Sunday, April 25, 2010

The art of whoopins

Friday night we went to the yearly local art museum fundraiser. Dean once again contributed a piece for the auction so he could get in free.   I paid $35.00.  I know, it's a fundraiser, but $35.00 for the opportunity to eat $5.00 worth of meatballs, chicken teriyaki on a stick and a ½-inch square piece of cheesecake? This year’s event garnered  fewer attendees than last year.  Maybe the bad economy finally hit Wyoming.  Who knows.  All I know is I took advantage of the extra food to make the most of my “donation” and went through the line twice. The second time the teriyaki chicken was gone, but, okay, maybe two times through made it $8.00 worth of food.  At least it was much better than the cheese cubes and bowls of chips we had last year.

 I wandered through the rooms placing my bids on the artwork I thought I might like to take home with me. It could have been the competitive spirit which rose up in me when I saw someone write a bid higher than mine just before the bidding ended. Or it could have been those hot yoga classes had altered my karma. But I suspect the two glasses of wine I bought (which negated my extra “free” food gain) was the real reason I went home with one piece of art even though earlier I had admonished Dean not to bid any more for it because I “didn't like it that much.”

The next day there was artwork at our house. Creativity was going full tilt ...

Artists use all kinds of surfaces

until Myra realized that Emerson had drawn on the one, the only part of the driveway that she needed to produce the perfect sidewalk art. Her artistic TEMPERment poured forth.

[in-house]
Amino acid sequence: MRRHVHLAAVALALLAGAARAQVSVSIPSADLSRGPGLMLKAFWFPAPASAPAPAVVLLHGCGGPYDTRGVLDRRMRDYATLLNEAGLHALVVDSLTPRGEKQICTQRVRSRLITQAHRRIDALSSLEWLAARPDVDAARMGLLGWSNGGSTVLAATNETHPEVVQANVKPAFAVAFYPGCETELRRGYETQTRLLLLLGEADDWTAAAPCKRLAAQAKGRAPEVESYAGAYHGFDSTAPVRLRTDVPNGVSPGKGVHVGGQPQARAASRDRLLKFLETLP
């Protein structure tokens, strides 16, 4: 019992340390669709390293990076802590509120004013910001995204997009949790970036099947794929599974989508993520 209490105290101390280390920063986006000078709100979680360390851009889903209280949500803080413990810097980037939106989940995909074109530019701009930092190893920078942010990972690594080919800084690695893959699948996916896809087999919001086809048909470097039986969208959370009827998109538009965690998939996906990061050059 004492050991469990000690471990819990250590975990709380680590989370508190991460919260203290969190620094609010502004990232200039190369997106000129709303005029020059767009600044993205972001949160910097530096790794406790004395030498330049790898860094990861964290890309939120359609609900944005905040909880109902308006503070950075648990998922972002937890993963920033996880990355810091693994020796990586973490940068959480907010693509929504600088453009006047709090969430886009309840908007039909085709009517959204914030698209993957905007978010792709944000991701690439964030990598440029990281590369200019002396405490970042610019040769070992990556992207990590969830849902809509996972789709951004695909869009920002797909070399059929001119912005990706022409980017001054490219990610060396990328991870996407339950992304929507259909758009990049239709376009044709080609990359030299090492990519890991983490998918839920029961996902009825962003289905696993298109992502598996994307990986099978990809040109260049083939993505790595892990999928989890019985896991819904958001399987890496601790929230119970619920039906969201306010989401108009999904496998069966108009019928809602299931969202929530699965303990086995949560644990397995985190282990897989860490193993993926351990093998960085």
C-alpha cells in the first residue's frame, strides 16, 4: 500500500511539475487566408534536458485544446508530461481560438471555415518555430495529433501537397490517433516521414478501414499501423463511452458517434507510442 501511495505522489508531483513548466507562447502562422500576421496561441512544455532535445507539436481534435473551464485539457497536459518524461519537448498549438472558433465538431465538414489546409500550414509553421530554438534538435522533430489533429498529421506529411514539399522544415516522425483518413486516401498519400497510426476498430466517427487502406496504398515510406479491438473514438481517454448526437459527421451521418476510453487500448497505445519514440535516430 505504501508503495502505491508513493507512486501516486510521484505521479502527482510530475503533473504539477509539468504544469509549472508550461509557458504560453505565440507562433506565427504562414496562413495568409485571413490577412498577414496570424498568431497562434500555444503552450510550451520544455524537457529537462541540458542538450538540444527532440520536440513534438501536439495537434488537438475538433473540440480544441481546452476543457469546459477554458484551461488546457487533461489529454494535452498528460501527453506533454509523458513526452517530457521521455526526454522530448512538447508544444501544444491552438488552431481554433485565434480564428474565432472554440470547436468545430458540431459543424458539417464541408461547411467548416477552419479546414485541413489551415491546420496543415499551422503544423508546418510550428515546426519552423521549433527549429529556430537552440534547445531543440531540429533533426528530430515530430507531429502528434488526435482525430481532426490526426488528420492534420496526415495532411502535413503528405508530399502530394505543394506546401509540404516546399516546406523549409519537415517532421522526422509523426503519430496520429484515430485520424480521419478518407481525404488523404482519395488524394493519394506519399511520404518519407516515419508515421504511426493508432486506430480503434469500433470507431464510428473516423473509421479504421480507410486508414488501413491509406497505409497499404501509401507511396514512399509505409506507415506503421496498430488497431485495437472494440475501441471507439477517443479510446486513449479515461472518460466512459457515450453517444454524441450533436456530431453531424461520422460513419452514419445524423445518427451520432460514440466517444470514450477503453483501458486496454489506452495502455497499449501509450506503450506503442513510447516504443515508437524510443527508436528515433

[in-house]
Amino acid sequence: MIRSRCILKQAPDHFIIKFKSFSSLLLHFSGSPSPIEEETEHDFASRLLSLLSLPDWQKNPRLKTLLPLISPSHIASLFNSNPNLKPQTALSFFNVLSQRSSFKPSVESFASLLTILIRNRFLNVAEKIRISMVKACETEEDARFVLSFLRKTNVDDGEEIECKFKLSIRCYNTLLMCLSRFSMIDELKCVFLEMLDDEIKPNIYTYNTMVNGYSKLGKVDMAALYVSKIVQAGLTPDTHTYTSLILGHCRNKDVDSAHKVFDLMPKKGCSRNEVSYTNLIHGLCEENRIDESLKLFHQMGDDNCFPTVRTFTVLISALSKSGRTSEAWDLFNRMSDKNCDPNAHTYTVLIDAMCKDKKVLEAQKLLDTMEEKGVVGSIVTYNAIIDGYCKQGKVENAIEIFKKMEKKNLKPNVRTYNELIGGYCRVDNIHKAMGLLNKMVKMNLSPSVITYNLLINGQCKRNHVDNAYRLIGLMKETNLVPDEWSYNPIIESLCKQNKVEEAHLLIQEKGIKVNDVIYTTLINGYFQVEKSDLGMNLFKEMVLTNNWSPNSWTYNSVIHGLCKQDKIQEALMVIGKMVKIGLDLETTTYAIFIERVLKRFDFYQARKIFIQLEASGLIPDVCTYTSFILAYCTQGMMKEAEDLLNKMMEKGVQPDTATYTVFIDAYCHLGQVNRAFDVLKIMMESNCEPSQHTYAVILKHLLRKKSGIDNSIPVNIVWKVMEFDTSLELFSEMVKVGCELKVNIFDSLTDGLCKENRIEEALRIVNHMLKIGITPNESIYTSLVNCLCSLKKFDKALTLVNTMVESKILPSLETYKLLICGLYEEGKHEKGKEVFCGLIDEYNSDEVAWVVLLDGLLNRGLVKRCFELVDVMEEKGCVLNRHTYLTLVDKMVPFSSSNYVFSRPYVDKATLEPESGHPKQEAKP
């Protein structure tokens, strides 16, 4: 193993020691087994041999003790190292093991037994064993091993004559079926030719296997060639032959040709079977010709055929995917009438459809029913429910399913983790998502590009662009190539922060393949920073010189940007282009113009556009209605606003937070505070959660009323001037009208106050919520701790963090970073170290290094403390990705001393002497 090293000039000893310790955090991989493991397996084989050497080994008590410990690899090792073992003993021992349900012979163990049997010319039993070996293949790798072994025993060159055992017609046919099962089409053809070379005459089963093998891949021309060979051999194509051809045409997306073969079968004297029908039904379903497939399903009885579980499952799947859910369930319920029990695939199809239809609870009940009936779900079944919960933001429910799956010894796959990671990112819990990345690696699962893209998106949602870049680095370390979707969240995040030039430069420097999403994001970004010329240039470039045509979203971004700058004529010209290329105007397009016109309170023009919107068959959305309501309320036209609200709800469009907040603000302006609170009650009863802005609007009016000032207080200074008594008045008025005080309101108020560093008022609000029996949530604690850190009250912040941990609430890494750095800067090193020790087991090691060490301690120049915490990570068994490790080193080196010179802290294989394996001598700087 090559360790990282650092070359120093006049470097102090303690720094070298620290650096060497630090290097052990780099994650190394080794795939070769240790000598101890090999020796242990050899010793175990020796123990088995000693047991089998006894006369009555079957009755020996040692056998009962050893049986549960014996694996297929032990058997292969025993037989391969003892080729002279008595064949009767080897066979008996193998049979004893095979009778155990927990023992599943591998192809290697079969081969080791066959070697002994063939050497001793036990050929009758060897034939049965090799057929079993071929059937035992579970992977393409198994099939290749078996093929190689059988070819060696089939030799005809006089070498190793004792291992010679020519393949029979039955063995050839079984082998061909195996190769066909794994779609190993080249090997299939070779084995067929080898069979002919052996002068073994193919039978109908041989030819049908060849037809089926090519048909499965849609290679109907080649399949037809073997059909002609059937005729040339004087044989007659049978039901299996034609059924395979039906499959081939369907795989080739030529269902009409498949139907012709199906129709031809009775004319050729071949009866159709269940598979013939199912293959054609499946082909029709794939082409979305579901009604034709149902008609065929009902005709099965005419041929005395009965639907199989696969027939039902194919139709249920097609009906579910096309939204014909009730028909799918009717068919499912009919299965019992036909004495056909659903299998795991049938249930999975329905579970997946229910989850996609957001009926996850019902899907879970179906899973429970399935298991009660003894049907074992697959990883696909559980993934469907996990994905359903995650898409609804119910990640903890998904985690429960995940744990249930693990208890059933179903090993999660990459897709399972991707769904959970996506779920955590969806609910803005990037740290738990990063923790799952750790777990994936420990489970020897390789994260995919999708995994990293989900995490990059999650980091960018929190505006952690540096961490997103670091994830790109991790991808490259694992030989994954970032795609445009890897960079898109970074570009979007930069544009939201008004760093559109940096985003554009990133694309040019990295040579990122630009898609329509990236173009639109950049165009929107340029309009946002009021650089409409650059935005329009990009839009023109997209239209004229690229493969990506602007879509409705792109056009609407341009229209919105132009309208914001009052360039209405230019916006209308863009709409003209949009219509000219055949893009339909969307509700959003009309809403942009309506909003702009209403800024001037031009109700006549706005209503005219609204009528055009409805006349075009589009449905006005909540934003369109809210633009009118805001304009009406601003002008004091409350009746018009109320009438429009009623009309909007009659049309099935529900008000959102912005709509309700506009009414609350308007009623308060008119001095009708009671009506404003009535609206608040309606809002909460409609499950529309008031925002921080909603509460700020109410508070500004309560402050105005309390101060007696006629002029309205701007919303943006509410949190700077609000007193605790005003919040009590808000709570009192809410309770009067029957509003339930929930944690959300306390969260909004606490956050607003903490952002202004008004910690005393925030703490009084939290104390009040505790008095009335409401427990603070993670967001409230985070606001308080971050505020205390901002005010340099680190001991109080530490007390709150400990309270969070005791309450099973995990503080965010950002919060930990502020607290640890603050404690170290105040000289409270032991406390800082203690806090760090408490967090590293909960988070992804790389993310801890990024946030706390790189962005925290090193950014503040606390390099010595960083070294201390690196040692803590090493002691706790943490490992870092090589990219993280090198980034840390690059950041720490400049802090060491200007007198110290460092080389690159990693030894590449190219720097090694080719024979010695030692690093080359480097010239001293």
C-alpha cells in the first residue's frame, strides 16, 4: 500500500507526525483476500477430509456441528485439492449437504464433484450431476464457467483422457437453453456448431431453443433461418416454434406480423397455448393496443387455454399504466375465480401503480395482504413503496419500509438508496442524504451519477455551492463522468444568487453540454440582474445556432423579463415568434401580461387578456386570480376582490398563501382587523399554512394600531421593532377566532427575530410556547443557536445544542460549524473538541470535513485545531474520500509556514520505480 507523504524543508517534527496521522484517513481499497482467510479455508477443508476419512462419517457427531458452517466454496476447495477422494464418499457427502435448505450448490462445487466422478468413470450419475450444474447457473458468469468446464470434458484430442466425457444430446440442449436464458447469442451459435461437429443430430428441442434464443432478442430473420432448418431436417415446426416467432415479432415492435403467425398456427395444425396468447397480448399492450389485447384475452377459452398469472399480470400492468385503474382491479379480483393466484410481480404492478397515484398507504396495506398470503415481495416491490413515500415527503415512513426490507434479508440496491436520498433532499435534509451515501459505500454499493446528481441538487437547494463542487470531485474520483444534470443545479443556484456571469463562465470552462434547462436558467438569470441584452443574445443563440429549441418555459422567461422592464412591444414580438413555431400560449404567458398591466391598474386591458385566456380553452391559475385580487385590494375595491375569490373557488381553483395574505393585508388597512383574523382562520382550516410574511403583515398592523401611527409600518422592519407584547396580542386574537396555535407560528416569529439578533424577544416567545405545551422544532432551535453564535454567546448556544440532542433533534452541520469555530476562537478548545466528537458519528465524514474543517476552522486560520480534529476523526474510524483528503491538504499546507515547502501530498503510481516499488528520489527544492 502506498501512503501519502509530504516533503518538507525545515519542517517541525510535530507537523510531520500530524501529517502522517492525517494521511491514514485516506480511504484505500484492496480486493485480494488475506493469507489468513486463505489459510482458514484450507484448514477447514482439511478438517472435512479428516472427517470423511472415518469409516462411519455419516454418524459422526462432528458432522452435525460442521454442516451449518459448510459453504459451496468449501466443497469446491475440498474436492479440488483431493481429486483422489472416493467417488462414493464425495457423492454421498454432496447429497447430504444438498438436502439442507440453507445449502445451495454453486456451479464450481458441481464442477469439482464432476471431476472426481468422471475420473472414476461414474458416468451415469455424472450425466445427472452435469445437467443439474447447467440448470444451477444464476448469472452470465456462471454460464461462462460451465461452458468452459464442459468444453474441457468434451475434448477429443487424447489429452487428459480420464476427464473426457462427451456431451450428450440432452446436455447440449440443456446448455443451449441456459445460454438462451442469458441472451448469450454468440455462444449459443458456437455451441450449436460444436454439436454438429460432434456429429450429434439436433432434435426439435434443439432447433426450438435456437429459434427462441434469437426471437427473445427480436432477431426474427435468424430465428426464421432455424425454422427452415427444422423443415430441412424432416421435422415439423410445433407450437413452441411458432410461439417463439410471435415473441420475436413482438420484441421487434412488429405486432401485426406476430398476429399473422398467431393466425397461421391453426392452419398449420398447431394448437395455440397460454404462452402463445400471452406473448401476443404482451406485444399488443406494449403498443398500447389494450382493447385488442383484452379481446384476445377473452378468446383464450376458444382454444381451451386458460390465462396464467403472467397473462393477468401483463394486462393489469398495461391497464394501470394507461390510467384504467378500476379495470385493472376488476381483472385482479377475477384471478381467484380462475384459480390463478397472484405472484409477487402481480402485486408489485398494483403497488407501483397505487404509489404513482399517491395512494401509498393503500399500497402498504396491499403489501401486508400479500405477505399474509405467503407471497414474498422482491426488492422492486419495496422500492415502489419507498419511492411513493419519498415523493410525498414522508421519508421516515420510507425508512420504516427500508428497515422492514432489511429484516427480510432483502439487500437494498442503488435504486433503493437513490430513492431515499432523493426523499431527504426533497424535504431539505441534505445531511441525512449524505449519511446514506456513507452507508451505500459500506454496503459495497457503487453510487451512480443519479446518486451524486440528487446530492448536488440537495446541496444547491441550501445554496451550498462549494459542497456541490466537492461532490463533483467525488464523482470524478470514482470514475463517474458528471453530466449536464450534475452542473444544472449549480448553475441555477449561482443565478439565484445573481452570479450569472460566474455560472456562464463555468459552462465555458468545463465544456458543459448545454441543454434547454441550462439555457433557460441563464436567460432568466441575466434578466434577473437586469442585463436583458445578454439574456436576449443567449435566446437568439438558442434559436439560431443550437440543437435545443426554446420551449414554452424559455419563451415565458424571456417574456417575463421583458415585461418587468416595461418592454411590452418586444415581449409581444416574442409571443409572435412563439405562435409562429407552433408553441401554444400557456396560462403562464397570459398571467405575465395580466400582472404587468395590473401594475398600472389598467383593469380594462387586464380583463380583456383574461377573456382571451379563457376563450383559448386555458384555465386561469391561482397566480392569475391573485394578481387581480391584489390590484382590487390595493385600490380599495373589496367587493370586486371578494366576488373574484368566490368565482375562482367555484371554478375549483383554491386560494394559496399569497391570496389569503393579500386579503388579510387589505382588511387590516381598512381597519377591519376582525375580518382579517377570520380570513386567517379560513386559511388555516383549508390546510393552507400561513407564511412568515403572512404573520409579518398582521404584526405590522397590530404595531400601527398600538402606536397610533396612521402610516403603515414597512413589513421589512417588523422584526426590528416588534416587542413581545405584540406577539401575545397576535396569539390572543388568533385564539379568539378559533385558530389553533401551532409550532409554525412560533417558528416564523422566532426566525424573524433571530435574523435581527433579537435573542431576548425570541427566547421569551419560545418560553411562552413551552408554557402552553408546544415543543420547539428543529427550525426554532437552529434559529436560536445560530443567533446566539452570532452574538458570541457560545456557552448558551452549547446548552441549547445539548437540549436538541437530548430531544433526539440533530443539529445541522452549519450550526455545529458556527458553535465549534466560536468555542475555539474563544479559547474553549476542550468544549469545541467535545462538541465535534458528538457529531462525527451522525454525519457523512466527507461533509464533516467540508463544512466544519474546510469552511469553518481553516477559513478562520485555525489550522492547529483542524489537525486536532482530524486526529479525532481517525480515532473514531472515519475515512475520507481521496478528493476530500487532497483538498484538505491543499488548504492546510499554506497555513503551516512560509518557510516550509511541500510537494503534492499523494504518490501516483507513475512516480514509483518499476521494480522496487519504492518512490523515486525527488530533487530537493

She informed the whole neighborhood, and every car that happened to drive by, that she needed THAT part of the driveway. That was the part she HAD TO HAVE, but Emerson had already drawn on it. The artist in her was horrified to think that anyone would take HER piece of the driveway and thwart her artistic brilliance. She stomped and cried and yelled, all the time clutching her piece of chalk, pointing at HER section of the driveway. “Emerson drew on my spot and I am SO angry! This is my WORST day EVER! I don’t want to be here!”

In the midst of this emotional trauma and artistic angst, the other chalk artists, hopscotchers, tic-tac-toe’ers, and woodworkers continued nonplussed.

Myra was inconsolable ...

until Dean said in his Papa voice, “okay. I can see I’m just going to have to whoop somebody’s butt” and chased three giggling artists around the yard with a piece of wood.

Prepare to be whooped!

When Leslie arrived in the midst of this “whooping”, Myra ran full-tilt for the backyard and refused to get in the van. Dean found her and said, “but Myra, I thought this was the very worst day of your life.”  She said, “not anymore.” So whoopins do work….as long as they’re done with artistic flair.◦


Jerry said...

Myra's temper must come from the Fuhrman side!!!

Art Elser said...

Al says the whoopins Dean gives him at work make him giggle and laugh too--picks up his spirits when he's down.

That wasn't an old bumper Dean was working on with Emerson, was it? I wondered if he'd driven out to claim it yet.